SUBSCRIBE NOW
As low as 99¢ for the first month
SUBSCRIBE NOW
As low as 99¢ for the first month

Innovative conservation grant launched during tough year

Candace Krebs

Neither drought nor pandemic has kept the FARMS grant program from moving forward, although some adjustments are being made along the way as the first-of-its-kind on-farm research study is rolled out across the Central Plains.

Ten of the project participants are from Eastern Colorado, with 14 others scattered out across Kansas and Nebraska.

“We would have liked to get producers together in person at the beginning of project, but we haven’t been able to do that yet,” said chief grant coordinator Joni Mitchek, who also manages the Colorado Conservation Tillage Association from her family’s ranch near Kit Carson. “Thankfully it’s a really great group of producers, and they are already connecting in other ways.”

Cover crop seedlings begin to emerge through old crop residue in a High Plains field. Cover crops improve soil health but can be difficult to establish, especially during dry years. The FARMS grant, launched in early 2020, is helping 18 farmers in Colorado, Kansas and Nebraska make the transition to regenerative practices.

FARMS stands for Farmers Advancing Regenerative Management Systems. It is one of the first federally backed efforts to move research out of the academy and onto actual working farms, with long-time regenerative farming practitioners serving as experts and mentors. FARMS was among nine proposals funded late last year through USDA’s Conservation Innovation Grants program to provide financial, technical and social support for producers willing to conduct on-farm demonstration trials over a three-year period.

Fully $1 million of the $1.6 million FARMS grant is distributed directly to producer participants, while the remaining funding goes to evaluate soil health, nutrient density, economic factors and social impacts.

Six long-term regenerative practitioners and 18 transitioning producers were selected to participate from a pool of 70 applicants.

Aside from moving producer orientation on-line, Mitchek said the project has proceeded as planned, with assorted paperwork and baseline soil sampling already completed.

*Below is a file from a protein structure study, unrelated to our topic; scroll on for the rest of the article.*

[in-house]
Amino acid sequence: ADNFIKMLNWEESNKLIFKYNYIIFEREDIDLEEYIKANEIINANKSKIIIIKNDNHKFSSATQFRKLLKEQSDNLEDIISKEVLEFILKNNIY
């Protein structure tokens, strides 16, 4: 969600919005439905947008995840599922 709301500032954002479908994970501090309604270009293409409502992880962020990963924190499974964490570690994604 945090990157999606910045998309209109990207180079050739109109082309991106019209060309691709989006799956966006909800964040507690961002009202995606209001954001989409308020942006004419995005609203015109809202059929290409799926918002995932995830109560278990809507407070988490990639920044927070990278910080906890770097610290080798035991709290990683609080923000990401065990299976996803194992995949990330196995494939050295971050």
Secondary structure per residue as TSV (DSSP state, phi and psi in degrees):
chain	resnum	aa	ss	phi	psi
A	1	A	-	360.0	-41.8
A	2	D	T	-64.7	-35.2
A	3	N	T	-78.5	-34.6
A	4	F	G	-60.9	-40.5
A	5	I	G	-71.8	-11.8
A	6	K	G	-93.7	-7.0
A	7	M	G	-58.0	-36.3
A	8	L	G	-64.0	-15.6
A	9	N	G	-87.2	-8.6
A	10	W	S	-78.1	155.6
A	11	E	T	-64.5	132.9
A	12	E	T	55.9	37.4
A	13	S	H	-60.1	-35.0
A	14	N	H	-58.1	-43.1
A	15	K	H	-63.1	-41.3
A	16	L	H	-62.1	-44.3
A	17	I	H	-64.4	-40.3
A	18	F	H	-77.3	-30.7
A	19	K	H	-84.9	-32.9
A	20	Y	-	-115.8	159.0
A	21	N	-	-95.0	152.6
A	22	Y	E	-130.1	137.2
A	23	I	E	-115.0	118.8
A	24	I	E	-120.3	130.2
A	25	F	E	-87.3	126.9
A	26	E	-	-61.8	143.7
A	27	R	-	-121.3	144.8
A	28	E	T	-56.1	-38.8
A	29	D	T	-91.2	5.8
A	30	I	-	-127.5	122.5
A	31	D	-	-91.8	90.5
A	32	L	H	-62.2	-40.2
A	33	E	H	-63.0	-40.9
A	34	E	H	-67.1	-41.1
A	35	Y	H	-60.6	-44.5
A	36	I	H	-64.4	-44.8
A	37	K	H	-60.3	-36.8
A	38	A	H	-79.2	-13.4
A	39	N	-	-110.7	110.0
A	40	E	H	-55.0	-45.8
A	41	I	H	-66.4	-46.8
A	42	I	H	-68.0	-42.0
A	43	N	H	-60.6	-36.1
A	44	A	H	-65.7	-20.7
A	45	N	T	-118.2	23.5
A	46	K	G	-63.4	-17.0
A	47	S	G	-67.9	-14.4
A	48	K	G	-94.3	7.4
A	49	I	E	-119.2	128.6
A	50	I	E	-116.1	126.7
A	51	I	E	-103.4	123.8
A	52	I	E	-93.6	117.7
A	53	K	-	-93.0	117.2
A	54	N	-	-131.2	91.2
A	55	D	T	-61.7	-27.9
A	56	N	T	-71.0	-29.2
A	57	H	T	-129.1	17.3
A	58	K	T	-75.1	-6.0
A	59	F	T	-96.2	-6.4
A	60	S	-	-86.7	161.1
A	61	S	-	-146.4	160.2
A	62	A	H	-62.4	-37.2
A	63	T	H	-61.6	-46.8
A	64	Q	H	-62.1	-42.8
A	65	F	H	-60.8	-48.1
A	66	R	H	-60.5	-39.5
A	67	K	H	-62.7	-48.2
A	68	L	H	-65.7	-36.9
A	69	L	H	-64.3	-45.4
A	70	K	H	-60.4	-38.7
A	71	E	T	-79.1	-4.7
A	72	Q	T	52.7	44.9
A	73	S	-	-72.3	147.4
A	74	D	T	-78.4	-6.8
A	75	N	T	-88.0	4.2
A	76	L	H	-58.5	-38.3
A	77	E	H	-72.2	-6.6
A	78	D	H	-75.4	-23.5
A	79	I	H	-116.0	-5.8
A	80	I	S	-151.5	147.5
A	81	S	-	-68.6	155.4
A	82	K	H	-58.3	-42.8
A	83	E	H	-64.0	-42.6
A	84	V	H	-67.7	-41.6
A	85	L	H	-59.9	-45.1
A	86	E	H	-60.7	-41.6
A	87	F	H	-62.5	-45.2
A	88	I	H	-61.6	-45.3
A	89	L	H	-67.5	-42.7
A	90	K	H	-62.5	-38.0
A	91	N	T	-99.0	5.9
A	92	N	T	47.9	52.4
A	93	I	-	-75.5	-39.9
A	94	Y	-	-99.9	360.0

“One of the components of this project is a social evaluation. We wanted to interview producers each year about the barriers to adopting soil health practices,” she said “We’ve already been able to complete those for year one.”

An obvious challenge this year is drought.

“A lot of producers have said this is a very difficult year to get started, especially some of the transitioning producers,” she added. “It’s very difficult to get cover established when you don’t get rain. It’s no fun to put money into something and see it barely come up or just disappear.”

Fortunately the project was structured to accommodate extreme weather variability, a common feature of the plains ecosystem. Producers aren’t locked into the plans they’ve made. If environmental circumstances change, they are encouraged to make revisions.

“Yes, it’s difficult, but the reality is, that’s the environment we live in,” Mitchek said. 

Additionally, the FARMS grant extends greater flexibility to related EQIP (Environmental Quality Incentives Program) cost-share grants, observes Becky Ravenkamp, another member of the three-person grant administrative team who now lives in northeast Nebraska.

“The producer is not tied to the decision they put on paper until it’s implemented, so they can go back and change the practice to make it work,” Ravenkamp said. “If they can’t get their cover crop in, what’s another option?”

“When we were gathering input from producers, before we even wrote the grant application, flexibility came up as a barrier to getting involved in some of these projects,” Mitchek added. “It will be interesting to see what the participants do and the different ways they make adjustments.”

FARMS will also be dipping a toe into a big, complex and somewhat contentious question: what does it mean for a crop to be nutrient-dense? How should such a claim be defined and verified?

Trendy terms tend to get over-used and eventually lose their meaning, so Ravenkamp said she was eager to put some parameters around it. 

A new organization she heads up, Health First, submitted its first grain samples for testing this fall and is awaiting the results.

“We want to show if there are trends with the mineral content of grains grown in a regenerative system,” she said.

While they intend to start with something relatively easy to measure, eventually the group plans to explore the bioavailability of the nutrients and what implications that has for growing crops that are healthier for animals and people.

Long term, their goal is to insure the integrity of the expanding market for regeneratively grown food and feed that is proven to benefit the environment and offer higher nutritive value, Ravenkamp said.

Mitchek said a lot of producers are interested in learning how their crops and livestock measure up. They’d also like to maintain some control over the messaging, marketing and verification process as companies further along the supply chain get involved. 

“There’s kind of a sentiment (among producers) of seeing things labeled a certain way and then that label getting hijacked,” she said.

Farmers from across the area will have a chance to hear updates on the FARMS project at the High Plains No Till Conference, currently scheduled for February 2-3 in Burlington. Mitchek said CCTA is forging ahead with plans for an in-person meeting for now, although that could change depending on how the coronavirus pandemic plays out.

“I think we’re all kind of Zoomed out right now,” she said, speaking from her home office via Zoom.